Smart homes: security flaws of wireless routers, home hubs, Bluetooth toys and more exposed

Smart homes: security flaws of wireless routers, home hubs, Bluetooth toys and more exposed

- in Gadgets News

A range of popular ‘smart’ devices found in homes like the Amazon Echo and CloudPets have big security flaws.

Hackers could access your home network and connected appliances through a range of ‘smart’ devices, new research reveals.

Consumer site Which? created a ‘hackable home’ to test the security of a range of innovative products and systems we increasingly use to make our lives simpler.

It set up 15 popular smart gadgets and appliances typically found in homes today from a wireless router to a children’s Bluetooth toy and got ethical security researchers Sure Cloud to hack them.

As well as gaining access to the home network and connected appliances, Sure Cloud researchers targeted the homeowner with surveillance and phishing attacks to gather information.

All this allowed the researchers to breach their security in as little as four days.

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Hackable smart gadgets

The test found eight of the 15 products were found to have at least one security flaw.

Sure Cloud was able to easily access the Virgin Media Super Hub 2 internet router.

The gadget is issued with a simple password that many people typically don’t bother to change so it was easy to infiltrate in the experiment and acted as a gateway to all connected devices within the home.

The smart toy CloudPets, which enables family and friends to send voice messages to a child via Bluetooth was also easy to hack.

Sure Cloud researchers were able to make the product play voice messages that was able to trick the Amazon Echo.

Amazon Echo, which responds to voice commands to perform certain tasks was harder to infiltrate according to researchers but, as this video shows, it still has some vulnerability when it comes to voice purchasing features.

Voice purchasing is enabled by default on the Amazon Echo, so if you don’t change or add some security to this setting someone can easily order products from your Amazon Prime account and intercept the package when it arrives.

Wireless CCTV was also worryingly simple to takeover. The home CCTV camera system from Fred Megapix operates over the internet using a default administrator and without a password, but thousands of similar cameras also had this flaw.

Which? says this is a real privacy concern as anyone could potentially watch a live feed over the internet, with hackers even able to pan and tilt the cameras to monitor activity in a house.

Other items that had potential security risks include the TP-LINK HS100 SMART PLUG, which hackers were able to control to turn off appliances; the Logitech Harmony Hub, which doesn’t require a login so can be easily taken over and used as a gateway to other devices; the Nokē Smart Padlock, which instead of a key uses Bluetooth to keep valuables safe; and the Smarter Coffee Machine, which creates an unprotected open wireless network that anyone in range can connect to.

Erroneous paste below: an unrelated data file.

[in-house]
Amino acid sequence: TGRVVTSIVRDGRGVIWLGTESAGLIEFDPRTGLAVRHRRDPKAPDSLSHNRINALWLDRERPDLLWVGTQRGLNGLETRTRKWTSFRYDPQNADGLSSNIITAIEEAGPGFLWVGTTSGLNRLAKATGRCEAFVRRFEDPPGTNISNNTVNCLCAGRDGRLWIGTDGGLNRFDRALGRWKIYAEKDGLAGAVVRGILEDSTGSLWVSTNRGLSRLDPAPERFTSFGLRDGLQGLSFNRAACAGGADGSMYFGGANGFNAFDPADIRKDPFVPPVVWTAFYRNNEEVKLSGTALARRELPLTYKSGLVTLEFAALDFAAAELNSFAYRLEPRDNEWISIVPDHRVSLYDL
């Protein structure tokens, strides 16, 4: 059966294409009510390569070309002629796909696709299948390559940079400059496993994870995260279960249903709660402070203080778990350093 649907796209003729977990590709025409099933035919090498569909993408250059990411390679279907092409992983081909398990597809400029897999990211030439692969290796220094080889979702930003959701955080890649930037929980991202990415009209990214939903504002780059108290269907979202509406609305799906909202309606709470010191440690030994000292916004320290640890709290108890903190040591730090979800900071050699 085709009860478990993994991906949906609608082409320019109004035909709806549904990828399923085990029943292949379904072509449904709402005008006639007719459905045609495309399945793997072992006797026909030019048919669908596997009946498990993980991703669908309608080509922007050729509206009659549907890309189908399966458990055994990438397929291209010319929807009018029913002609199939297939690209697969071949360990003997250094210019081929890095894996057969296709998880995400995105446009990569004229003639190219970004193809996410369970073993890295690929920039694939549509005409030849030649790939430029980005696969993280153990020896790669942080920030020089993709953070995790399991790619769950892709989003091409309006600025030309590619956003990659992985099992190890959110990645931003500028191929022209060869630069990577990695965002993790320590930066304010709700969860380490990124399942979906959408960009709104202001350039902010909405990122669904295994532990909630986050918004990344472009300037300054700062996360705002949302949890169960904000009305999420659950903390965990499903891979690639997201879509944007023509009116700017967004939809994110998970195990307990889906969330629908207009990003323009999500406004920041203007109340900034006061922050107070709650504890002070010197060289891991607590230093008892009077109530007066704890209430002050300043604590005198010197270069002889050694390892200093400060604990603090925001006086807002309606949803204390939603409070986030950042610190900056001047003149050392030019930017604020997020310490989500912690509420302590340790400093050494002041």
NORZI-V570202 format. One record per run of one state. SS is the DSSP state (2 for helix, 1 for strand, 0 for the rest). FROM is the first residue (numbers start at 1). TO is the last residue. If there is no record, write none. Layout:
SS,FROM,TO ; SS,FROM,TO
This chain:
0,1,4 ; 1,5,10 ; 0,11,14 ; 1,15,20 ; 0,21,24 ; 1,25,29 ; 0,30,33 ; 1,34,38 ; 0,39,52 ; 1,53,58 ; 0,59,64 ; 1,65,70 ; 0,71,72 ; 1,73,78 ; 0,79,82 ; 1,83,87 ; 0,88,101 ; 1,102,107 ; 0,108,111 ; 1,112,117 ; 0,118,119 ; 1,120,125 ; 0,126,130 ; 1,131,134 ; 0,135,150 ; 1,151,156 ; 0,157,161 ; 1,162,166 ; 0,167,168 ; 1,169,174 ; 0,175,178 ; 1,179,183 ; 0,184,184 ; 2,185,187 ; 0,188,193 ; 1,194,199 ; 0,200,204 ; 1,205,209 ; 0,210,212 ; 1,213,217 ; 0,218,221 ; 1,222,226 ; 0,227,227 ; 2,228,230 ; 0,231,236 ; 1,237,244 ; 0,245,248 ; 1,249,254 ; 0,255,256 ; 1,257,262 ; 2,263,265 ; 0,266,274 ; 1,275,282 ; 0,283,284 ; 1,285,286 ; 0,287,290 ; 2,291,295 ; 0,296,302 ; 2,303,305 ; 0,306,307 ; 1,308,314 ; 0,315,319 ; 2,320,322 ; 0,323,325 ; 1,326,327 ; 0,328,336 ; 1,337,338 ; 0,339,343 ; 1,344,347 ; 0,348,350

What’s being done about the flaws?

Which? says whenever it identifies a vulnerability with a product it tests it contacts the manufacturers involved first, so all of the flaws it found in its experiment have been reported.

This has resulted in the majority taking action to update their software and security.

Virgin Media, for example, is contacting 800,000 customers and telling them to update their passwords and is also upgrading many to its more secure Super Hub 3.

A Virgin Media spokesperson said: “The security of our network and of our customers is of paramount importance to us. We continually upgrade our systems and equipment to ensure that we meet all current industry standards.

“To the extent that technology allows this to be done, we regularly support our customers through advice, firmware and software updates and offer them the chance to upgrade to a Hub 3.0 which contains additional security provisions.”

An Amazon Echo spokesperson told Which?: “You can manage your shopping settings in the Alexa app, such as turning off voice purchasing or requiring a confirmation code before every order.

“Additionally, orders placed with Alexa for physical products are eligible for free return.”

Improving safety

Which? says more action needs to be taken to close security loopholes by manufacturers. It’s calling for devices to require a unique password, use two-factor authentication, and for them to get regular security updates for software.

Alex Neill, Which? Managing Director of Home Products and Services, said: “There is no denying the huge benefits that smart-home gadgets and devices bring to our daily lives.

“However, as our investigation clearly shows, consumers should be aware that some of these appliances are vulnerable and offer little or no security.

“There are a number of steps people can take to better protect their home, but hackers are growing increasingly more sophisticated. Manufacturers need to ensure that any smart product sold is secure by design.”

How to guard against hackers

Here some simple steps to follow to safeguard your devices from hackers.

Set strong passwords – many smart devices come with generic default passwords that are easy for hackers to guess.

Update your software – keeping software or firmware updated means that the latest security is installed on the device.

Complete the set-up – all smart devices should be connected to a secure wi-fi network. Many use their own wi-fi during the set-up process which, if left unsecured, is an easy target for attackers.

Location, location – be mindful of where devices are positioned in your home. Those close to windows or behind thin doors can be more easily accessed from outside.

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